Use the estimate as a starting point to calculate the cost of your deployment. You can modify the estimate to reflect any configuration changes that you plan to make for the resources that are used in the solution.

The precalculated estimate is based on assumptions for certain factors, including the following:

  • The Google Cloud locations where the resources are deployed.
  • The amount of time that the resources are used.

Deploy the solution

This section guides you through the process of deploying the solution.

Create or choose a Google Cloud project

When you deploy the solution, you choose the Google Cloud project where the resources are deployed. When you're deciding whether to use an existing project or to create a new project, consider the following factors:

  • If you create a project for the solution, then when you no longer need the deployment, you can delete the project and avoid continued billing. If you use an existing project, you must delete the deployment when you no longer need it.
  • Using a new project can help avoid conflicts with previously provisioned resources, such as resources that are used for production workloads.

If you want to deploy the solution in a new project, create the project before you begin the deployment.

To create a project, complete the following steps:

  1. In the Google Cloud console, go to the project selector page.

    Go to project selector

  2. To begin creating a Google Cloud project, click Create project.

  3. Name your project. Make a note of your generated project ID.

  4. Edit the other fields as needed.

  5. To create the project, click Create.

Get the required IAM permissions

To start the deployment process, you need the Identity and Access Management (IAM) permissions that are listed in the following table. If you have the roles/owner basic role for the project in which you plan to deploy the solution, then you already have all the necessary permissions. If you don't have the roles/owner role, then ask your administrator to grant these permissions (or the roles that include these permissions) to you.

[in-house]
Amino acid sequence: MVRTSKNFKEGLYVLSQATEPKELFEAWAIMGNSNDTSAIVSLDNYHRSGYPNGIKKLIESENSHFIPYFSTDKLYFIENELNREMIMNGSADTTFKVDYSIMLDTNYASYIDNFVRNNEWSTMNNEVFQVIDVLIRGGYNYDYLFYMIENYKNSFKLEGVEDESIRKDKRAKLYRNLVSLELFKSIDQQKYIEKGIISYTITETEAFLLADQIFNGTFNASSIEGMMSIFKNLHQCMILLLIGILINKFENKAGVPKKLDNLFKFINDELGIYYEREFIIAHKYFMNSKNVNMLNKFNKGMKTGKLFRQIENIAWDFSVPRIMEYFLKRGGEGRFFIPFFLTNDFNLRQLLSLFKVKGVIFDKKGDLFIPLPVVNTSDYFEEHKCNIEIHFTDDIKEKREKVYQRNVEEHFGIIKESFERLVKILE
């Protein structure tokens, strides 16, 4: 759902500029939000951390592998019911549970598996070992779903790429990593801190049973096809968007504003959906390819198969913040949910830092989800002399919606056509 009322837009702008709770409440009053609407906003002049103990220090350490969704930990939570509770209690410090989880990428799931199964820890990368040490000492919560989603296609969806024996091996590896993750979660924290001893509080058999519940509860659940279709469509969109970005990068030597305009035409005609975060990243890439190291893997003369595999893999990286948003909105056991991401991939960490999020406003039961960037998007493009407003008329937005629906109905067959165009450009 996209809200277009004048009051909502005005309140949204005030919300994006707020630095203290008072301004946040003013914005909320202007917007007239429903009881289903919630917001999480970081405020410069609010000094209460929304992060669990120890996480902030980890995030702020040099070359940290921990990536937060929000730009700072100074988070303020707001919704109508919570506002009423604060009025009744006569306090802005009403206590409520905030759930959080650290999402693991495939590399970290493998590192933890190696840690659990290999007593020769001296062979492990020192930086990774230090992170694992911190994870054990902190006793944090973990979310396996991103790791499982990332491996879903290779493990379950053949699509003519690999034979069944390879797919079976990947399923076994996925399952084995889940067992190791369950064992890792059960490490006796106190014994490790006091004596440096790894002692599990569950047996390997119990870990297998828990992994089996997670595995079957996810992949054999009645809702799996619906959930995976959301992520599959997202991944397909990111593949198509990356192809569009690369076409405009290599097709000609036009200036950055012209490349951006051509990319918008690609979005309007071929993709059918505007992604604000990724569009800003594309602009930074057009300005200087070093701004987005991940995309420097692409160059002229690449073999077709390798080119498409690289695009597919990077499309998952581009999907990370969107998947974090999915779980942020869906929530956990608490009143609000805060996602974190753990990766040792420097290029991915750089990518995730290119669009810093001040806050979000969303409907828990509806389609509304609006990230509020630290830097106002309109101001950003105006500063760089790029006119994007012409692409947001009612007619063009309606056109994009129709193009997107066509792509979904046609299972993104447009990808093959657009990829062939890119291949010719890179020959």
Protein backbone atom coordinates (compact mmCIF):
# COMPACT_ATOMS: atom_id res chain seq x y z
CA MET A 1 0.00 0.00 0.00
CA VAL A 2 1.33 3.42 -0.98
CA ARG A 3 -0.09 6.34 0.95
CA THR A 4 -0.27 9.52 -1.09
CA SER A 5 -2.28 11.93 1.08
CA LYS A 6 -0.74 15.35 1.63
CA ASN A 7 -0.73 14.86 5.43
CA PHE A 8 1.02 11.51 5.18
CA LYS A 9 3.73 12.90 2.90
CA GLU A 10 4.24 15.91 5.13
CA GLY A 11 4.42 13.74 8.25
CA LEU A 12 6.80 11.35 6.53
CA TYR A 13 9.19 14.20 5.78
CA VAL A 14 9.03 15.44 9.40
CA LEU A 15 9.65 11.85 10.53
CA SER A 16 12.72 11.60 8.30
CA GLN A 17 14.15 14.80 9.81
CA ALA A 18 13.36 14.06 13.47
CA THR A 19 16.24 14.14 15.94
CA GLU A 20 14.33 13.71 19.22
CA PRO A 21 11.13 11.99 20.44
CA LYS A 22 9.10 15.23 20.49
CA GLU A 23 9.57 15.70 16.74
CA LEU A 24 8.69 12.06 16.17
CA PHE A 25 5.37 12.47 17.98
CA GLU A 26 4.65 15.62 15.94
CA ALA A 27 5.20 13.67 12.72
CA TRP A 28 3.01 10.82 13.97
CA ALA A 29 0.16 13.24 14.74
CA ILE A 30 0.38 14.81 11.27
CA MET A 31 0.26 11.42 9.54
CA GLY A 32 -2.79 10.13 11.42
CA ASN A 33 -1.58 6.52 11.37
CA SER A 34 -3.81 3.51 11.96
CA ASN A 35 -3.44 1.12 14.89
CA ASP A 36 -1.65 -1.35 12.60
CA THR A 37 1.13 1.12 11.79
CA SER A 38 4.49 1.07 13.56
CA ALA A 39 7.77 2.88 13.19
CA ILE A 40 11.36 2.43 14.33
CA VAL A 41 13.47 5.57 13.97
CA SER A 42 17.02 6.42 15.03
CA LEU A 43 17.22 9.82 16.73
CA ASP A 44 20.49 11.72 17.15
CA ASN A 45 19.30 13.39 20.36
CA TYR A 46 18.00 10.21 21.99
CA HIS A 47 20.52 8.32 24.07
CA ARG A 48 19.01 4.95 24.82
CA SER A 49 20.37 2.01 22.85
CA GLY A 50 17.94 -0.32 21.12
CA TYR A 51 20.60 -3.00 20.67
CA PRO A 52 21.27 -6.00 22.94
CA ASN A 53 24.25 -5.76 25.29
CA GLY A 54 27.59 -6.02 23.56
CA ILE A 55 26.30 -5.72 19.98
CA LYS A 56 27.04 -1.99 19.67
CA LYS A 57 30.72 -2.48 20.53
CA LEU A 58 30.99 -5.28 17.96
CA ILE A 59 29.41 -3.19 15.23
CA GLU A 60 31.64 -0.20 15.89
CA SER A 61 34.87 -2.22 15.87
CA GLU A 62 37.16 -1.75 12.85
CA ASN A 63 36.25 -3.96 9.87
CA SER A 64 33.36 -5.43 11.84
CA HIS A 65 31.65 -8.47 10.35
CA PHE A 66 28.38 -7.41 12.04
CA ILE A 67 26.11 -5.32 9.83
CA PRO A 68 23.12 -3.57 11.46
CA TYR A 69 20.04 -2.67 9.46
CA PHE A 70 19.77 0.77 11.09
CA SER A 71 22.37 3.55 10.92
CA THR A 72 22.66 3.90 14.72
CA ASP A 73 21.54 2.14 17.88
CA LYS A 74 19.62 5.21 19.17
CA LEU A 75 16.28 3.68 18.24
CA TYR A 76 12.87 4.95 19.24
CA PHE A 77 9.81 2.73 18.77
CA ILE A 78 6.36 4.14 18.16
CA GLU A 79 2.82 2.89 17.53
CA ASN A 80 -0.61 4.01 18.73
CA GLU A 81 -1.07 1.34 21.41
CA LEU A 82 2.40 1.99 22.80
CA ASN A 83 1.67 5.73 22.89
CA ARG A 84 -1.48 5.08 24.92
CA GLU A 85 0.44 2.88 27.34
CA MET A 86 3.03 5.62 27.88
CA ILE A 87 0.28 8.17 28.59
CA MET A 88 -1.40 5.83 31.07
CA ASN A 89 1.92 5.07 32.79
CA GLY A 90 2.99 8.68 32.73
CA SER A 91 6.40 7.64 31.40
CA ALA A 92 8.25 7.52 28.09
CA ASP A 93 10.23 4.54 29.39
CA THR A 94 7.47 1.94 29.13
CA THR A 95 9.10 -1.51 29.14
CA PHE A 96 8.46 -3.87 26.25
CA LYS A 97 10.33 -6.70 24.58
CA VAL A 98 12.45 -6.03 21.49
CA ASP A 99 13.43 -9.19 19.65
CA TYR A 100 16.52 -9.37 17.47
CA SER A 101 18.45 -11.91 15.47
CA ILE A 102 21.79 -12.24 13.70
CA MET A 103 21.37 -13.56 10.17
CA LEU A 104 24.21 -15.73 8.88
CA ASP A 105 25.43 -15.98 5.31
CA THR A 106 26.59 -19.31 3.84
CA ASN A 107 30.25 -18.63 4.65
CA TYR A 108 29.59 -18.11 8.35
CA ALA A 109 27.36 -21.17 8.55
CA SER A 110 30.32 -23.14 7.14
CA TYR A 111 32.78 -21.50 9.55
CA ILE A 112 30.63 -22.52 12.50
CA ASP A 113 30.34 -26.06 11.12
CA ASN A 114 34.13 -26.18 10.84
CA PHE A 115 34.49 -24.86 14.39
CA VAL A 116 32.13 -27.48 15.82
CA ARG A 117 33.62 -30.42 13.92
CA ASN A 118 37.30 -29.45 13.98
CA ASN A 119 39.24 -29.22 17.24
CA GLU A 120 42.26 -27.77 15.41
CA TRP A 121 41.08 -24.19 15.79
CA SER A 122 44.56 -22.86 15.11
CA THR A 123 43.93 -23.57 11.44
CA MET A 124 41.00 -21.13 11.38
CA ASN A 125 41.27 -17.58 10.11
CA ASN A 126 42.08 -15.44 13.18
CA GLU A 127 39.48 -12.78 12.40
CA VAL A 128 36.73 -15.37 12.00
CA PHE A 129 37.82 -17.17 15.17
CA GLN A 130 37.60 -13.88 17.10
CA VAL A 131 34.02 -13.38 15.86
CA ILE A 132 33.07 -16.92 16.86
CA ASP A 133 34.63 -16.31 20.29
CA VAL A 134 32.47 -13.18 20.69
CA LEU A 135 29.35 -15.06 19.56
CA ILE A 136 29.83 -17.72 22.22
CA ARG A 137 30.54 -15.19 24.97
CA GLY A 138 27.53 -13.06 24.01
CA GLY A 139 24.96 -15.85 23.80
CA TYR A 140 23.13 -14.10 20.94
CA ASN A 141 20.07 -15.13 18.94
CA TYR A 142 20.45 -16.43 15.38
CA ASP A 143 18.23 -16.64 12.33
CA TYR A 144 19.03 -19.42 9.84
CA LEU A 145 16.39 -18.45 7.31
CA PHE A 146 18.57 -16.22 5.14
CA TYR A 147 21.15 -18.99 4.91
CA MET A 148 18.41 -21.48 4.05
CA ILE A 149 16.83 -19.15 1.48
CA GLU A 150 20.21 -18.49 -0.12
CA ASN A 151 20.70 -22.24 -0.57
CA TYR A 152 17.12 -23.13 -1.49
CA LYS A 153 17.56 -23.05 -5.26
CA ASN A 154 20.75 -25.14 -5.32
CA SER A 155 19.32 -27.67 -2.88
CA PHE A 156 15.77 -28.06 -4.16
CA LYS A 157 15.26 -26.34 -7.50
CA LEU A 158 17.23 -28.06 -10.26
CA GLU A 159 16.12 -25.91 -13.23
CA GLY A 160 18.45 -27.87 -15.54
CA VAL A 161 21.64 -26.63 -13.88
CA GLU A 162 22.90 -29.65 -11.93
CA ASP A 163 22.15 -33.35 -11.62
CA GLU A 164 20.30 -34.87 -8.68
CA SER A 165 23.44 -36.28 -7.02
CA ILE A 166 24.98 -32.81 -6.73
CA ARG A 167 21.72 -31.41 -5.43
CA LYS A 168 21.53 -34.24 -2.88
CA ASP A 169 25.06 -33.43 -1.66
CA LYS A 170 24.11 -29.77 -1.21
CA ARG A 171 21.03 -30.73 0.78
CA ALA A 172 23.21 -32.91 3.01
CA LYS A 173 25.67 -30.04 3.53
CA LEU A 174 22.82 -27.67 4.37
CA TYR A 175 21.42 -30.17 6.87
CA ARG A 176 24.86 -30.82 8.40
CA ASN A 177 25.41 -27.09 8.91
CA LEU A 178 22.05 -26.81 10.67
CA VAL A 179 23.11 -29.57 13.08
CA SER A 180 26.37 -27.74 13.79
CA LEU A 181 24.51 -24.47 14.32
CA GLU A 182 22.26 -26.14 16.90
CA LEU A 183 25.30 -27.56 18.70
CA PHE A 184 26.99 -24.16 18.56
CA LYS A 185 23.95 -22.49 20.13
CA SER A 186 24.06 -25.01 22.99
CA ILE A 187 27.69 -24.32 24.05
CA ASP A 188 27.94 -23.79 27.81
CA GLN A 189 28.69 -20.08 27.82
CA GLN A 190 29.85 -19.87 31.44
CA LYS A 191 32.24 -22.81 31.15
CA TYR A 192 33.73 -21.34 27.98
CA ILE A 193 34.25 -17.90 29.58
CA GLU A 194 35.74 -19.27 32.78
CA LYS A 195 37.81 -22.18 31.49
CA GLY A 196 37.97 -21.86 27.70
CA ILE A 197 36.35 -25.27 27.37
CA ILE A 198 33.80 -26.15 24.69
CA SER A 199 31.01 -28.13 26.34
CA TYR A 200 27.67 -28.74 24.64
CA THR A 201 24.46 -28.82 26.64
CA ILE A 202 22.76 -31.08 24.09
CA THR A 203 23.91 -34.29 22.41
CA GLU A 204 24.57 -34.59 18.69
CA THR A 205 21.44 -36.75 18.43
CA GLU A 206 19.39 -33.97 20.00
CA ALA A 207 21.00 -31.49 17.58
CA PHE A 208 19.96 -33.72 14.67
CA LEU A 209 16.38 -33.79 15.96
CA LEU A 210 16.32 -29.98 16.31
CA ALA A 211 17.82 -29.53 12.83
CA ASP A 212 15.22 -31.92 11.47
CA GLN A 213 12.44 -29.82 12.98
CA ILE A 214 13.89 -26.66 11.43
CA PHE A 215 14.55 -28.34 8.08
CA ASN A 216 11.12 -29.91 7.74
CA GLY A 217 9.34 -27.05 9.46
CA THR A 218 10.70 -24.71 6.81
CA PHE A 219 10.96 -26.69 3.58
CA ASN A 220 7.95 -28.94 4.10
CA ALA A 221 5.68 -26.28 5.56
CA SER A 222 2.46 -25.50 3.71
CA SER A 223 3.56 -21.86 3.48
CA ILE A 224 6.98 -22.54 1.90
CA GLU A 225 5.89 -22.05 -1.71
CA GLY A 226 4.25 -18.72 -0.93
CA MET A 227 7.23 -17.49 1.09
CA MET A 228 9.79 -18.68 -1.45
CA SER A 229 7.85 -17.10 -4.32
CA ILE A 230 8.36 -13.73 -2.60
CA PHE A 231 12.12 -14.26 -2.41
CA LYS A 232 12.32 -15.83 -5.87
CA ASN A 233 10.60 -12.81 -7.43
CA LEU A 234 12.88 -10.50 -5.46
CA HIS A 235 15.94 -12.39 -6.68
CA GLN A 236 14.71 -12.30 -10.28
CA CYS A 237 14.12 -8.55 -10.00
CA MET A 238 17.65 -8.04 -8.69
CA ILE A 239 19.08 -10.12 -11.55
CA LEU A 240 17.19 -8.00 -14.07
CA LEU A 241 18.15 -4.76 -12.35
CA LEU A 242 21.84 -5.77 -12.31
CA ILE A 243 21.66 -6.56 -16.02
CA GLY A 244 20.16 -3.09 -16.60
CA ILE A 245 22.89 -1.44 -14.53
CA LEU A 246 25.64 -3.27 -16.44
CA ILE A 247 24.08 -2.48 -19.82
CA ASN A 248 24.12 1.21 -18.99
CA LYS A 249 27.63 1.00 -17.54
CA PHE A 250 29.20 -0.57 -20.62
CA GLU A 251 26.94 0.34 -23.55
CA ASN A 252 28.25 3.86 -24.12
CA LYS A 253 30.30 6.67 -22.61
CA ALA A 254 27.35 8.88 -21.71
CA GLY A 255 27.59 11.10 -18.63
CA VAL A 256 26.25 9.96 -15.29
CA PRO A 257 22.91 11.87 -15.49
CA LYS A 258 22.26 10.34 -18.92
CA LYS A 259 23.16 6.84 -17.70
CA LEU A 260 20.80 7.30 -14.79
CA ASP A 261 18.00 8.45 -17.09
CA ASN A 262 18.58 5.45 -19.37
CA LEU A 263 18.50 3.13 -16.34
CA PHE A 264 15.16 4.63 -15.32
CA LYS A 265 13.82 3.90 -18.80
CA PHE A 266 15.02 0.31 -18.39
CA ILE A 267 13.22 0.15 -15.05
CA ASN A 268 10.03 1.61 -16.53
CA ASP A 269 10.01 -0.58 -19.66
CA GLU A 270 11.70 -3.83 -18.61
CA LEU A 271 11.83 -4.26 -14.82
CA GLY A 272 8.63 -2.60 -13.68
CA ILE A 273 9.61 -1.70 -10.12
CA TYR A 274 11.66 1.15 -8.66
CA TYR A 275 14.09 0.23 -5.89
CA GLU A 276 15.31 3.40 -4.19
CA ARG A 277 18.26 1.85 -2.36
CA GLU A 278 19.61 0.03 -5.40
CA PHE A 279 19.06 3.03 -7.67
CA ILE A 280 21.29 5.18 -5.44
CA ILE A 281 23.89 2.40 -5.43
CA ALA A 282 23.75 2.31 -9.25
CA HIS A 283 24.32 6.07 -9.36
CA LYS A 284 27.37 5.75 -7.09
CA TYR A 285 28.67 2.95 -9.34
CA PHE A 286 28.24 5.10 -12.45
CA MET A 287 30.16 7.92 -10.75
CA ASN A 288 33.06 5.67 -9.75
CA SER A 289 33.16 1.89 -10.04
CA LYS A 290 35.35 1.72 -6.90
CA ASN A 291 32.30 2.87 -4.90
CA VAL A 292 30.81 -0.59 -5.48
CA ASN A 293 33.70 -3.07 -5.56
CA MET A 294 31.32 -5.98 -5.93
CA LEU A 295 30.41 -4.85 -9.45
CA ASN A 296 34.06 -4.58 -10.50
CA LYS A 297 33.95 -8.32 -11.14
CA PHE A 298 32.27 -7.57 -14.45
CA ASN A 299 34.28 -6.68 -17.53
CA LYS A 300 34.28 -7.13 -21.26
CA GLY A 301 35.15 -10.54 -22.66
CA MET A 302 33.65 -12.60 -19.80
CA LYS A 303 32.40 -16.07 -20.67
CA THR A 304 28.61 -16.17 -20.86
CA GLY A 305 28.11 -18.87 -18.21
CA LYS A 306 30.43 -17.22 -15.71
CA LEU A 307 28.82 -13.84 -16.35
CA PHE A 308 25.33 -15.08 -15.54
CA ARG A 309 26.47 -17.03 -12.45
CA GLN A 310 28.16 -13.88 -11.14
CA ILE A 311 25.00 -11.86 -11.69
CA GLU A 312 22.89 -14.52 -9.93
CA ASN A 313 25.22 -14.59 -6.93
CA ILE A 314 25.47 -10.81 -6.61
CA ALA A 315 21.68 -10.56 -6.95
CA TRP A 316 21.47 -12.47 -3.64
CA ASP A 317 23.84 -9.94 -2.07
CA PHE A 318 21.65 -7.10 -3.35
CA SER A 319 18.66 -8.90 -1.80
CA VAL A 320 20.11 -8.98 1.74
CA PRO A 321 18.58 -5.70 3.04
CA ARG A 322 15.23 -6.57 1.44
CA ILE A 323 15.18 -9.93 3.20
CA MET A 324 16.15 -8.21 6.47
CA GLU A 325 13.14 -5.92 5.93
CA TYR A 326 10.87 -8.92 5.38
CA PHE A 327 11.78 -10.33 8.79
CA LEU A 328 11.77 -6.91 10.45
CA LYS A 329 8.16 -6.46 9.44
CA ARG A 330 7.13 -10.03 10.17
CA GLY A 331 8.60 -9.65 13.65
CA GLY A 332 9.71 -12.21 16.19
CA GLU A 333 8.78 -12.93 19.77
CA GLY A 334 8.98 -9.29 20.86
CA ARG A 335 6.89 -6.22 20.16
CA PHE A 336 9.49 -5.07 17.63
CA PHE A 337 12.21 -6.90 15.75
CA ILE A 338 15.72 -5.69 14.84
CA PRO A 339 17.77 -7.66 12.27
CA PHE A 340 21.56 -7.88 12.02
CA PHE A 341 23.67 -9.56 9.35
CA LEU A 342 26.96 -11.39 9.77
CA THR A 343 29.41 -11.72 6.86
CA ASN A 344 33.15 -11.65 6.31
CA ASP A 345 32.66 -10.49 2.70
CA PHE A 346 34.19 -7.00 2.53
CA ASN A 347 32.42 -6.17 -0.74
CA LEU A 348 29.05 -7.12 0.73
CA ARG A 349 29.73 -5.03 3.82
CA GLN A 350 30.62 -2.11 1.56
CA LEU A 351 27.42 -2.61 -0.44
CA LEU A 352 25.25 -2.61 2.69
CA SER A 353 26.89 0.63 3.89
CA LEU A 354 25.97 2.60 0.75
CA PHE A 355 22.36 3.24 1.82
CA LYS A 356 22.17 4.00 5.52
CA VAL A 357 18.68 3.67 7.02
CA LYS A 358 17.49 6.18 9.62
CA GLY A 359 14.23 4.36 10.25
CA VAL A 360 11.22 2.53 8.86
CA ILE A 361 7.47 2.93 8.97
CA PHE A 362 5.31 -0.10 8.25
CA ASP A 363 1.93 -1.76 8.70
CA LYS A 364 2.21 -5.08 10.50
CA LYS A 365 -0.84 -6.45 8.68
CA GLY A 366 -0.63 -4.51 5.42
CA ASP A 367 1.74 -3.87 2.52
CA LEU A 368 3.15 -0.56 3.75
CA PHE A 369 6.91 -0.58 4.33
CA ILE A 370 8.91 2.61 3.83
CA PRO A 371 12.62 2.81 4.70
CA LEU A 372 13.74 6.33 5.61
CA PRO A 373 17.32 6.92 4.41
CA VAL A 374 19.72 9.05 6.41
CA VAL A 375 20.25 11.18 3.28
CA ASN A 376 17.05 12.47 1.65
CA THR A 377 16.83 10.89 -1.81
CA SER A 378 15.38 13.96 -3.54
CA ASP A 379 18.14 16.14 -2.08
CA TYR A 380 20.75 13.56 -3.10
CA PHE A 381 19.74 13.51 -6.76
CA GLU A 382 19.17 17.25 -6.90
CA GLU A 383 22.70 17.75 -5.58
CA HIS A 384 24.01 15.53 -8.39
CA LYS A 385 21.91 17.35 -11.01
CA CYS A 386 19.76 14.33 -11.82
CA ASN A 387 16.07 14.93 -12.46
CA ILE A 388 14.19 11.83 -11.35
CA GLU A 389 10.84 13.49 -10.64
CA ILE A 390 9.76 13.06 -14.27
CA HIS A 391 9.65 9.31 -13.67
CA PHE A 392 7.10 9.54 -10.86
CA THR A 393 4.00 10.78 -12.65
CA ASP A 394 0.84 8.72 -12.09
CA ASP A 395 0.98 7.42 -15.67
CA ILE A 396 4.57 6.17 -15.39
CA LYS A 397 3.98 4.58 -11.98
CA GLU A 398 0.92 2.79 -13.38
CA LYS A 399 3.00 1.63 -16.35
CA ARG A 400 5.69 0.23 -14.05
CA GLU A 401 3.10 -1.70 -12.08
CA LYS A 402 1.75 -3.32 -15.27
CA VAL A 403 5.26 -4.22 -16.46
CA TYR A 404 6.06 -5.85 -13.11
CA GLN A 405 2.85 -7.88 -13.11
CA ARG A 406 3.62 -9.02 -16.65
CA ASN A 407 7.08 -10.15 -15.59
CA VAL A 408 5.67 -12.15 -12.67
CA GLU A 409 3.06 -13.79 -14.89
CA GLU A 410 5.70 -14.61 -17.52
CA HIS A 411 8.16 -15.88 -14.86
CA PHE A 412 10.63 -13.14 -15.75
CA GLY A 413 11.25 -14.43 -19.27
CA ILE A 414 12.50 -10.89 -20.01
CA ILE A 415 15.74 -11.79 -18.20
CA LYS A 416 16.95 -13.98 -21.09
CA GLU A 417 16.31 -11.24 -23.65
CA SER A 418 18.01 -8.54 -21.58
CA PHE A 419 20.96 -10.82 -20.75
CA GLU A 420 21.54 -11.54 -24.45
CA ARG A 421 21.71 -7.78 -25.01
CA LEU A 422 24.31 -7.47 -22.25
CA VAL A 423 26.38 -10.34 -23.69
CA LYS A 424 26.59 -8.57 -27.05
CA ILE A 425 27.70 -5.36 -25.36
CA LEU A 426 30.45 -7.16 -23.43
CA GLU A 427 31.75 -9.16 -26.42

IAM permission required Predefined role that includes the required permissions

serviceusage.services.enable

Service Usage Admin
(roles/serviceusage.serviceUsageAdmin)

iam.serviceAccounts.create

Service Account Admin
(roles/iam.serviceAccountAdmin)

resourcemanager.projects.setIamPolicy

Project IAM Admin
(roles/resourcemanager.projectIamAdmin)
config.deployments.create
config.deployments.list
Cloud Infrastructure Manager Admin
(roles/config.admin)

Service account created for the solution

If you start the deployment process through the console, Google creates a service account to deploy the solution on your behalf (and to delete the deployment later if you choose). This service account is assigned certain IAM permissions temporarily; that is, the permissions are revoked automatically after the solution deployment and deletion operations are completed. Google recommends that after you delete the deployment, you delete the service account, as described later in this guide.

View the roles assigned to the service account

These roles are listed here in case an administrator of your Google Cloud project or organization needs this information.

  • roles/biglake.admin
  • roles/bigquery.admin
  • roles/compute.admin
  • roles/datalineage.viewer
  • roles/dataplex.admin
  • roles/dataproc.admin
  • roles/iam.serviceAccountAdmin
  • roles/iam.serviceAccountUser
  • roles/resourcemanager.projectIamAdmin
  • roles/servicenetworking.serviceAgent
  • roles/serviceusage.serviceUsageViewer
  • roles/vpcaccess.admin